In 2013, Plum Borough School District received a $20,000 grant from the Claude Worthington Benedum and Grable foundations. The STEAM funds are to be used to support science, technology, engineering, arts and mathematics programs. The curriculum is to involve students in kindergarten through fifth grade.[151] School administration were required to apply for the grants. Recipients include 24 schools located in: Allegheny County, Beaver County, Butler County, Fayette County, Greene County, Lawrence County, Mercer County, Washington County and Westmoreland County.[152]

Federal Stimulus grant[edit]

Plum Borough School District received an extra $2,312,443 in ARRA - Federal Stimulus money to be used in specific programs like special education and meeting the academic needs of low-income students.[153] The funding was limited to the 2009-10 and 2010-2011 school years.[154] Due to the temporary nature of the funding, schools were repeatedly advised to use the funds for one-time expenditures like acquiring equipment, making repairs to buildings, training teachers to provide more effective instruction or purchasing books and software.

Race to the Top grant[edit]

Plum Borough School District officials did not apply for the Race to the Top federal grant which would have brought the district over one million additional federal dollars for improving student academic achievement.[155] Participation required the administration, the school board and the local teachers' union to sign an agreement to prioritize improving student academic success. In Pennsylvania, 120 public school districts and 56 charter schools agreed to participate.[156] Pennsylvania was not approved in the first round of the grant. The failure of districts to agree to participate was cited as one reason that Pennsylvania was not approved. A second round of state RTTT application judging will occur in June 2010.[157]

Real estate taxes[edit]

Property tax rates in 2013-14 were set by the Plum Borough School Board at 18.75 mills. The rate included a downward adjustment due to the County's recent property reassessment. A mill is $1 of tax for every $1,000 of a property's assessed value. Irregular property reassessments have become a serious issue in the commonwealth as it creates a significant disparity in taxation within a community and across a region.[158] Property taxes, in the Commonwealth of Pennsylvania, apply only to real estate - land and buildings. The property tax is not levied on cars, business inventory, or other personal property. Certain types of property are exempt from property taxes, including: places of worship, places of burial, private social clubs, charitable and educational institutions and government property. Additionally, service related, disabled US military veterans may seek an exemption from paying property taxes. Pennsylvania school district revenues are dominated by two main sources: 1) Property tax collections, which account for the vast majority (between 75-85%) of local revenues; and 2) Act 511 tax collections, which are around 15% of revenues for school districts.[159] When the school district includes municipalities in two counties, each of which has different rates of property tax assessment, a state board equalizes the tax rates between the counties.[160] In 2010, miscalculations by the State Tax Equalization Board (STEB) were widespread in the Commonwealth and adversely impacted funding for many school districts, including those that did not cross county borders.[161]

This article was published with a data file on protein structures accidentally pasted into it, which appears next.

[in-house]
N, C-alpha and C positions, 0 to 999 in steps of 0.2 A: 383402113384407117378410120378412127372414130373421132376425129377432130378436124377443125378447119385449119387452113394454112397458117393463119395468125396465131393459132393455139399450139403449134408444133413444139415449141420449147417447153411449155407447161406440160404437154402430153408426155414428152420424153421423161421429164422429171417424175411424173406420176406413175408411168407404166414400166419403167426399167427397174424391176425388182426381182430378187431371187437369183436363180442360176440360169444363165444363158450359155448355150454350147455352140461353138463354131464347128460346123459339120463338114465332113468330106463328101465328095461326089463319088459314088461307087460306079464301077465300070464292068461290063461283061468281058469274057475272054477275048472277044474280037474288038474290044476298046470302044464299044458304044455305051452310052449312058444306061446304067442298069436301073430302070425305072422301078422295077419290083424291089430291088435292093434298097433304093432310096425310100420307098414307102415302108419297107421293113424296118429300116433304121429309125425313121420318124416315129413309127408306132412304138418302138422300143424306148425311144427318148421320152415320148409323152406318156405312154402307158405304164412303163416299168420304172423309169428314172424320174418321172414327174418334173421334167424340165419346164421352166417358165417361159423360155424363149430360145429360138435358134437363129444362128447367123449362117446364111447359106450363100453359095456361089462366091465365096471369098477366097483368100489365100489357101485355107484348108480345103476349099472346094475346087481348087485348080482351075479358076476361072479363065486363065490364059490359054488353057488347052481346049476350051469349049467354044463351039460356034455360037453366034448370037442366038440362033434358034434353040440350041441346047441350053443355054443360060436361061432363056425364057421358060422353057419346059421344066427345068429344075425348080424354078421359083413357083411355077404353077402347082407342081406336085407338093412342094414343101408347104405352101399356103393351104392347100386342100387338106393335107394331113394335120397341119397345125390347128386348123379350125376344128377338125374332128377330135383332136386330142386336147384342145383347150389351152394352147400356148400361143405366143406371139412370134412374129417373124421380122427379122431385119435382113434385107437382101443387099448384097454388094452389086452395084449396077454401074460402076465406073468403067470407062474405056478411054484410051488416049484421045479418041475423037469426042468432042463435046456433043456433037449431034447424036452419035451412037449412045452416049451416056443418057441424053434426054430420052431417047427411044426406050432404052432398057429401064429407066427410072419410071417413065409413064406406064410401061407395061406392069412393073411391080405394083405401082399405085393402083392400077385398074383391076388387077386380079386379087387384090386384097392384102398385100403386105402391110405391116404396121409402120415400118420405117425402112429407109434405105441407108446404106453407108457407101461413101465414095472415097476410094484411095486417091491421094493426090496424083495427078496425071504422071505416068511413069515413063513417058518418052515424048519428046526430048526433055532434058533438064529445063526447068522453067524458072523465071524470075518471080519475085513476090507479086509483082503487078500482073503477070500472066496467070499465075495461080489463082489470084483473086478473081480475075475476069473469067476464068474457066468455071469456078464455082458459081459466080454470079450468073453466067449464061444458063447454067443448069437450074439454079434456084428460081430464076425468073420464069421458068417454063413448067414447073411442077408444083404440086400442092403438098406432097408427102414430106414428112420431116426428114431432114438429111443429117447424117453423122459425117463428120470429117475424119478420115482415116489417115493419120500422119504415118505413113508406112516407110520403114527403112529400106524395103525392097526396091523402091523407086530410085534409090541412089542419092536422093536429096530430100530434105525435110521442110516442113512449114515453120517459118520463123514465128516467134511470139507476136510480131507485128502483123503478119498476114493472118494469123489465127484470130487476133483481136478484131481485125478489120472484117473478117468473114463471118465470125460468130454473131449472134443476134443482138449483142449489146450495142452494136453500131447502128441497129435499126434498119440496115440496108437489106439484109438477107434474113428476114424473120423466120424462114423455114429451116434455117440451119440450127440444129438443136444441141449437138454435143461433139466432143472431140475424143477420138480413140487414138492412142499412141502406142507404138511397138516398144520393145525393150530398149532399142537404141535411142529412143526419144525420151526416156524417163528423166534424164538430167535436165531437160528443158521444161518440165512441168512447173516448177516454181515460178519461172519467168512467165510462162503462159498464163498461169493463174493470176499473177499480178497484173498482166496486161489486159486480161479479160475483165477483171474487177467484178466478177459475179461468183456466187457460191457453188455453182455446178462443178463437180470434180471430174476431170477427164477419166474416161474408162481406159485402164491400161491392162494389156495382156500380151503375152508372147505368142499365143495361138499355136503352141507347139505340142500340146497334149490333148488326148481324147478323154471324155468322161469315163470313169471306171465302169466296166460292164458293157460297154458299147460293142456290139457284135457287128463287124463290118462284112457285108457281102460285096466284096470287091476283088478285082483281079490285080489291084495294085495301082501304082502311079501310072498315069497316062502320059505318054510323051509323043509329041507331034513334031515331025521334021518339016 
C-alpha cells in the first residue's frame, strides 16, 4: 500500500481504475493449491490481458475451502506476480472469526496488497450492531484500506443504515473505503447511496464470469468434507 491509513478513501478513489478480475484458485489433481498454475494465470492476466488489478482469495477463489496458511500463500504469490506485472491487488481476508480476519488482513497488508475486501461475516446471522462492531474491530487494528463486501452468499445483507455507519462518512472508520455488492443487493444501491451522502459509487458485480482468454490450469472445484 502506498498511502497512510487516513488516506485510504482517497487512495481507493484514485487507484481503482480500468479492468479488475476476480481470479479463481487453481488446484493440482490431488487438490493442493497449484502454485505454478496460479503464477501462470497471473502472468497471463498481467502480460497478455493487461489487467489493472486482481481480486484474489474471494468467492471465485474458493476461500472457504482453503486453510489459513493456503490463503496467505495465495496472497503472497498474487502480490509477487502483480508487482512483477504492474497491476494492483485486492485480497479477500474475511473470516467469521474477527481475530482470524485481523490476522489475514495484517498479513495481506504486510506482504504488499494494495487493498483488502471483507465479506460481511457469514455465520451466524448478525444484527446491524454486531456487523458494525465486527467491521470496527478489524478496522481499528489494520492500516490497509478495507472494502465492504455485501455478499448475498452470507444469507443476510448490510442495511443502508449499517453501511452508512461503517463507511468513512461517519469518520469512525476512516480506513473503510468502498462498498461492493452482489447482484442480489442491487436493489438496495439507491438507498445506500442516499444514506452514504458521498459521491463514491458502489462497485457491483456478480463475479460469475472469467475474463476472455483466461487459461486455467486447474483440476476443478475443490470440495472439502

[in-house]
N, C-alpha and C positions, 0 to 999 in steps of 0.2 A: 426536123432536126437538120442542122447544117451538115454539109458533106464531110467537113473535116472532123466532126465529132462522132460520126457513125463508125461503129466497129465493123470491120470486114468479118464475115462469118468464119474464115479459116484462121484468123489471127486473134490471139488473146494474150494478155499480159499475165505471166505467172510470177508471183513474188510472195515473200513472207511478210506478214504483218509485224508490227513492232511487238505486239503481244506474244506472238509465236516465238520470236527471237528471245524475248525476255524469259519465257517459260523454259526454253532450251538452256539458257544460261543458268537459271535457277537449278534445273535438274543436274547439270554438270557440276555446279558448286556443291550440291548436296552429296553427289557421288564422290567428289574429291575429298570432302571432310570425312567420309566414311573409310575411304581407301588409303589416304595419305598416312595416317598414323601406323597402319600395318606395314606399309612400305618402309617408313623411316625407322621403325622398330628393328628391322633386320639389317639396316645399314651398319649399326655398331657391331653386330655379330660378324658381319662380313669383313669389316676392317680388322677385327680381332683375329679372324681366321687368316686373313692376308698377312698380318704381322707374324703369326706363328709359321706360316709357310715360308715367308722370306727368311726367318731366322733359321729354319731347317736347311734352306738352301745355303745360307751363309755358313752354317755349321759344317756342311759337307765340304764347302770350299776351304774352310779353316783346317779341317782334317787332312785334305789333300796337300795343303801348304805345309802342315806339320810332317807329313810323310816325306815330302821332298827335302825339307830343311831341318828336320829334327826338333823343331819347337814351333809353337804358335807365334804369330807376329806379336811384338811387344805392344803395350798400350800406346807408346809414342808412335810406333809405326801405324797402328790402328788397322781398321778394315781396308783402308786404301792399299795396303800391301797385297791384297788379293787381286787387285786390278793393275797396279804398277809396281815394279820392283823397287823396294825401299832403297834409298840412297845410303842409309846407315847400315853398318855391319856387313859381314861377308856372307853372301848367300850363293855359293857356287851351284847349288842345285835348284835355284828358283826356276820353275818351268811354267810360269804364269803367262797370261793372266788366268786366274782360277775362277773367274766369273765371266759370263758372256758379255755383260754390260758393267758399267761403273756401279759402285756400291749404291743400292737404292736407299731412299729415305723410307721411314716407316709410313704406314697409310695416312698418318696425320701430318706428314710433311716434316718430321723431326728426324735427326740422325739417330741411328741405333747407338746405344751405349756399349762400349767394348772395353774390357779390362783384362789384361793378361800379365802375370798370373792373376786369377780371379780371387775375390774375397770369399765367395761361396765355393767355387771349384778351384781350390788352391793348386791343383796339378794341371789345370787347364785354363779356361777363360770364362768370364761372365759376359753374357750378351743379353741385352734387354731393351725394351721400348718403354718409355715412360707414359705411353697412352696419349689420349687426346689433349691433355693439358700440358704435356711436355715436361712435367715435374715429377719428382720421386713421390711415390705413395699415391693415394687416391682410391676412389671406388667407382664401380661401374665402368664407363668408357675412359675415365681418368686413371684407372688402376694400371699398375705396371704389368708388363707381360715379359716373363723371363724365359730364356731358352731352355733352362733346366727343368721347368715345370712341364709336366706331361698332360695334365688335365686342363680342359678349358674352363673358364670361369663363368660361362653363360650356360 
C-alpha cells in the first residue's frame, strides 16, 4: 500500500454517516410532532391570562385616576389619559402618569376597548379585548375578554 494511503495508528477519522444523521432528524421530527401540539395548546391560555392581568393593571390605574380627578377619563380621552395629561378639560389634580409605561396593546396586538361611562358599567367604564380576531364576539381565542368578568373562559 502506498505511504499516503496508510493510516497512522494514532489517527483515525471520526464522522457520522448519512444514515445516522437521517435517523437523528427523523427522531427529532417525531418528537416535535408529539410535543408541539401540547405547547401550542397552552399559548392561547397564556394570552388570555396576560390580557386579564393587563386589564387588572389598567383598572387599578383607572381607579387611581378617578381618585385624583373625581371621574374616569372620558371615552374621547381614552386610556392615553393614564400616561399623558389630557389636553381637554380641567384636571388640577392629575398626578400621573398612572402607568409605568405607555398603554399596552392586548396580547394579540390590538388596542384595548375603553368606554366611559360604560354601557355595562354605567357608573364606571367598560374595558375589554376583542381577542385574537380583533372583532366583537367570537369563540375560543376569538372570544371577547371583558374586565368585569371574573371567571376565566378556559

• 2012-13 - 22.2000 mills
  • 2010-11 - 22.2000 mills [162]
  • 2009-10 - 22.2000 mills.[163]
  • 2008-09 - 22.2000 mills.[164]
  • 2007-08 - 22.2000 mills.[165]
  • 2006-07 - 22.2000 mills.[166]
  • 2005-06 - 21.2000 mills.[167]

The average yearly property tax paid by Allegheny County residents amounts to about 4.09% of their yearly income. Allegheny County ranked 209th out of the 3143 United States counties for property taxes as a percentage of median income.[168] According to a report prepared by the Pennsylvania Department of Education, the total real estate taxes collected by all school districts in Pennsylvania rose from $6,474,133,936 in 1999-00 to $10,438,463,356 in 2008-09 and to $11,153,412,490 in 2011.[169] Property taxes in Pennsylvania are relatively high on a national scale. According to the Tax Foundation, Pennsylvania ranked 11th in the U.S. in 2008 in terms of property taxes paid as a percentage of home value (1.34%) and 12th in the country in terms of property taxes as a percentage of income (3.55%).[170]